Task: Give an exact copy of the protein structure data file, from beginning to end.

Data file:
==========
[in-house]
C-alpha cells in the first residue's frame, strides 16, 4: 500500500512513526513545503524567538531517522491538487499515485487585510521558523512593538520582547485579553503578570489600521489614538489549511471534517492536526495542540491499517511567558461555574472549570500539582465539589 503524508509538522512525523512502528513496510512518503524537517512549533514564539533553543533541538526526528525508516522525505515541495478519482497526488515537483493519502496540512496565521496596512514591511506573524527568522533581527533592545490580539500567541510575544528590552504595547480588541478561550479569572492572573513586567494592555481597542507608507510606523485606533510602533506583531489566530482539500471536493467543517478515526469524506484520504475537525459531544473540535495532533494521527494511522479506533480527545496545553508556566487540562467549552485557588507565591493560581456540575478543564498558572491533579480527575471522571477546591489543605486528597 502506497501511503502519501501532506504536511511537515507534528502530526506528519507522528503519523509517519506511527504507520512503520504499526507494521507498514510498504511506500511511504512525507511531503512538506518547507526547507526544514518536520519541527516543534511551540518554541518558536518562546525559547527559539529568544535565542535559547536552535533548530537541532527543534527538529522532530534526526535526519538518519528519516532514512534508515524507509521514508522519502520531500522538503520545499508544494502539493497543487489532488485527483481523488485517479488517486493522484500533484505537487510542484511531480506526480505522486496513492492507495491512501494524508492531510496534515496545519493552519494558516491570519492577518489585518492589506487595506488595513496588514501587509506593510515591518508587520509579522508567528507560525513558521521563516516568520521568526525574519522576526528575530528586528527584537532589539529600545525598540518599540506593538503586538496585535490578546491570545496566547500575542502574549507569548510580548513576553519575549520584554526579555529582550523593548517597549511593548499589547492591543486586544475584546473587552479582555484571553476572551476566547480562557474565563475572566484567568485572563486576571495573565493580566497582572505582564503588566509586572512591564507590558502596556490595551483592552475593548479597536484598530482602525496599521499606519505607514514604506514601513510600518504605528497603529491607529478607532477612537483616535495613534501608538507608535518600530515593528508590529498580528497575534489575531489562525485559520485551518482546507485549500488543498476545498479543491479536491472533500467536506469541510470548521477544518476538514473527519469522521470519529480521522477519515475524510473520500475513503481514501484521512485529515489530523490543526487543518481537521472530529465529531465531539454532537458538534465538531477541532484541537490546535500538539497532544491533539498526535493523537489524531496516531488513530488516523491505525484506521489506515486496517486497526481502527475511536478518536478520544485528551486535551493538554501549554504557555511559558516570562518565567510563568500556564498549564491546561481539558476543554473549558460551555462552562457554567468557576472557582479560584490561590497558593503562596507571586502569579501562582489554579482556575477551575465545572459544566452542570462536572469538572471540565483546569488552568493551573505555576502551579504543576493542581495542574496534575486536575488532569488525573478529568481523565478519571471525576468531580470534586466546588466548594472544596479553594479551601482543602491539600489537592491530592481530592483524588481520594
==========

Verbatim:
[in-house]
C-alpha cells in the first residue's frame, strides 16, 4: 500500500512513526513545503524567538531517522491538487499515485487585510521558523512593538520582547485579553503578570489600521489614538489549511471534517492536526495542540491499517511567558461555574472549570500539582465539589 503524508509538522512525523512502528513496510512518503524537517512549533514564539533553543533541538526526528525508516522525505515541495478519482497526488515537483493519502496540512496565521496596512514591511506573524527568522533581527533592545490580539500567541510575544528590552504595547480588541478561550479569572492572573513586567494592555481597542507608507510606523485606533510602533506583531489566530482539500471536493467543517478515526469524506484520504475537525459531544473540535495532533494521527494511522479506533480527545496545553508556566487540562467549552485557588507565591493560581456540575478543564498558572491533579480527575471522571477546591489543605486528597 502506497501511503502519501501532506504536511511537515507534528502530526506528519507522528503519523509517519506511527504507520512503520504499526507494521507498514510498504511506500511511504512525507511531503512538506518547507526547507526544514518536520519541527516543534511551540518554541518558536518562546525559547527559539529568544535565542535559547536552535533548530537541532527543534527538529522532530534526526535526519538518519528519516532514512534508515524507509521514508522519502520531500522538503520545499508544494502539493497543487489532488485527483481523488485517479488517486493522484500533484505537487510542484511531480506526480505522486496513492492507495491512501494524508492531510496534515496545519493552519494558516491570519492577518489585518492589506487595506488595513496588514501587509506593510515591518508587520509579522508567528507560525513558521521563516516568520521568526525574519522576526528575530528586528527584537532589539529600545525598540518599540506593538503586538496585535490578546491570545496566547500575542502574549507569548510580548513576553519575549520584554526579555529582550523593548517597549511593548499589547492591543486586544475584546473587552479582555484571553476572551476566547480562557474565563475572566484567568485572563486576571495573565493580566497582572505582564503588566509586572512591564507590558502596556490595551483592552475593548479597536484598530482602525496599521499606519505607514514604506514601513510600518504605528497603529491607529478607532477612537483616535495613534501608538507608535518600530515593528508590529498580528497575534489575531489562525485559520485551518482546507485549500488543498476545498479543491479536491472533500467536506469541510470548521477544518476538514473527519469522521470519529480521522477519515475524510473520500475513503481514501484521512485529515489530523490543526487543518481537521472530529465529531465531539454532537458538534465538531477541532484541537490546535500538539497532544491533539498526535493523537489524531496516531488513530488516523491505525484506521489506515486496517486497526481502527475511536478518536478520544485528551486535551493538554501549554504557555511559558516570562518565567510563568500556564498549564491546561481539558476543554473549558460551555462552562457554567468557576472557582479560584490561590497558593503562596507571586502569579501562582489554579482556575477551575465545572459544566452542570462536572469538572471540565483546569488552568493551573505555576502551579504543576493542581495542574496534575486536575488532569488525573478529568481523565478519571471525576468531580470534586466546588466548594472544596479553594479551601482543602491539600489537592491530592481530592483524588481520594